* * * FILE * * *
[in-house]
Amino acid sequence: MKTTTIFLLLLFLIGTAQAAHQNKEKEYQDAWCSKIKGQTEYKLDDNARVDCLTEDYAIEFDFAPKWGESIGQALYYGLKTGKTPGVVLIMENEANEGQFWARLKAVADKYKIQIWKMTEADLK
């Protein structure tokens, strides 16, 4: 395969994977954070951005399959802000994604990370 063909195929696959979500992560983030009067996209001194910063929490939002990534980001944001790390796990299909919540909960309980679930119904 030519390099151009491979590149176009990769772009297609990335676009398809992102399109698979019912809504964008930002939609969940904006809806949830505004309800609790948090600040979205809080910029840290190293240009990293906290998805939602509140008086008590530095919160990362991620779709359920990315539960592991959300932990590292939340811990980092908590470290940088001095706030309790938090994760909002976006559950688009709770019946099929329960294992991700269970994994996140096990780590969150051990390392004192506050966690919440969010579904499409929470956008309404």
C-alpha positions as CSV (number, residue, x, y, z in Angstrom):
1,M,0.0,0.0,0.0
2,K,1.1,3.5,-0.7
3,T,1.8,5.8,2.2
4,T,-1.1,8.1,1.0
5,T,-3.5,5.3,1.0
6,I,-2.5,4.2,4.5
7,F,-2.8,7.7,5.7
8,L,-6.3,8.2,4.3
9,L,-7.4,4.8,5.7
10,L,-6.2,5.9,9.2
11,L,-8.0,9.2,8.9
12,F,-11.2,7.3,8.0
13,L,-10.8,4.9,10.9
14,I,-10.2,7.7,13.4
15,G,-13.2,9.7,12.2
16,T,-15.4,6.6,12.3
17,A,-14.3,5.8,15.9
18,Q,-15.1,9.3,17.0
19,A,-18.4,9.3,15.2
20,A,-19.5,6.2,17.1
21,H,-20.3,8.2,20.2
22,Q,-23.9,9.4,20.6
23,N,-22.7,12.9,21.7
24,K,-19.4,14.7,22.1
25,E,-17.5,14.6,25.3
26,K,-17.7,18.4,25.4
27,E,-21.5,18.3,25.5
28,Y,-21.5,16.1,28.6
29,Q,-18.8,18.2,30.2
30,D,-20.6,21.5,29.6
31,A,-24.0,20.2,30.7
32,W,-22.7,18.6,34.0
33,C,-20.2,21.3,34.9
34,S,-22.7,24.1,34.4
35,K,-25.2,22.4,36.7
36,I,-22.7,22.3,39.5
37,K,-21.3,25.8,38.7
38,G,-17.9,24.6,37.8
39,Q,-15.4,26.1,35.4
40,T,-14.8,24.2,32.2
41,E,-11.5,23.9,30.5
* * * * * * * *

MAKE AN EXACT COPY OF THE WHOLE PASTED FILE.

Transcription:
[in-house]
Amino acid sequence: MKTTTIFLLLLFLIGTAQAAHQNKEKEYQDAWCSKIKGQTEYKLDDNARVDCLTEDYAIEFDFAPKWGESIGQALYYGLKTGKTPGVVLIMENEANEGQFWARLKAVADKYKIQIWKMTEADLK
């Protein structure tokens, strides 16, 4: 395969994977954070951005399959802000994604990370 063909195929696959979500992560983030009067996209001194910063929490939002990534980001944001790390796990299909919540909960309980679930119904 030519390099151009491979590149176009990769772009297609990335676009398809992102399109698979019912809504964008930002939609969940904006809806949830505004309800609790948090600040979205809080910029840290190293240009990293906290998805939602509140008086008590530095919160990362991620779709359920990315539960592991959300932990590292939340811990980092908590470290940088001095706030309790938090994760909002976006559950688009709770019946099929329960294992991700269970994994996140096990780590969150051990390392004192506050966690919440969010579904499409929470956008309404």
C-alpha positions as CSV (number, residue, x, y, z in Angstrom):
1,M,0.0,0.0,0.0
2,K,1.1,3.5,-0.7
3,T,1.8,5.8,2.2
4,T,-1.1,8.1,1.0
5,T,-3.5,5.3,1.0
6,I,-2.5,4.2,4.5
7,F,-2.8,7.7,5.7
8,L,-6.3,8.2,4.3
9,L,-7.4,4.8,5.7
10,L,-6.2,5.9,9.2
11,L,-8.0,9.2,8.9
12,F,-11.2,7.3,8.0
13,L,-10.8,4.9,10.9
14,I,-10.2,7.7,13.4
15,G,-13.2,9.7,12.2
16,T,-15.4,6.6,12.3
17,A,-14.3,5.8,15.9
18,Q,-15.1,9.3,17.0
19,A,-18.4,9.3,15.2
20,A,-19.5,6.2,17.1
21,H,-20.3,8.2,20.2
22,Q,-23.9,9.4,20.6
23,N,-22.7,12.9,21.7
24,K,-19.4,14.7,22.1
25,E,-17.5,14.6,25.3
26,K,-17.7,18.4,25.4
27,E,-21.5,18.3,25.5
28,Y,-21.5,16.1,28.6
29,Q,-18.8,18.2,30.2
30,D,-20.6,21.5,29.6
31,A,-24.0,20.2,30.7
32,W,-22.7,18.6,34.0
33,C,-20.2,21.3,34.9
34,S,-22.7,24.1,34.4
35,K,-25.2,22.4,36.7
36,I,-22.7,22.3,39.5
37,K,-21.3,25.8,38.7
38,G,-17.9,24.6,37.8
39,Q,-15.4,26.1,35.4
40,T,-14.8,24.2,32.2
41,E,-11.5,23.9,30.5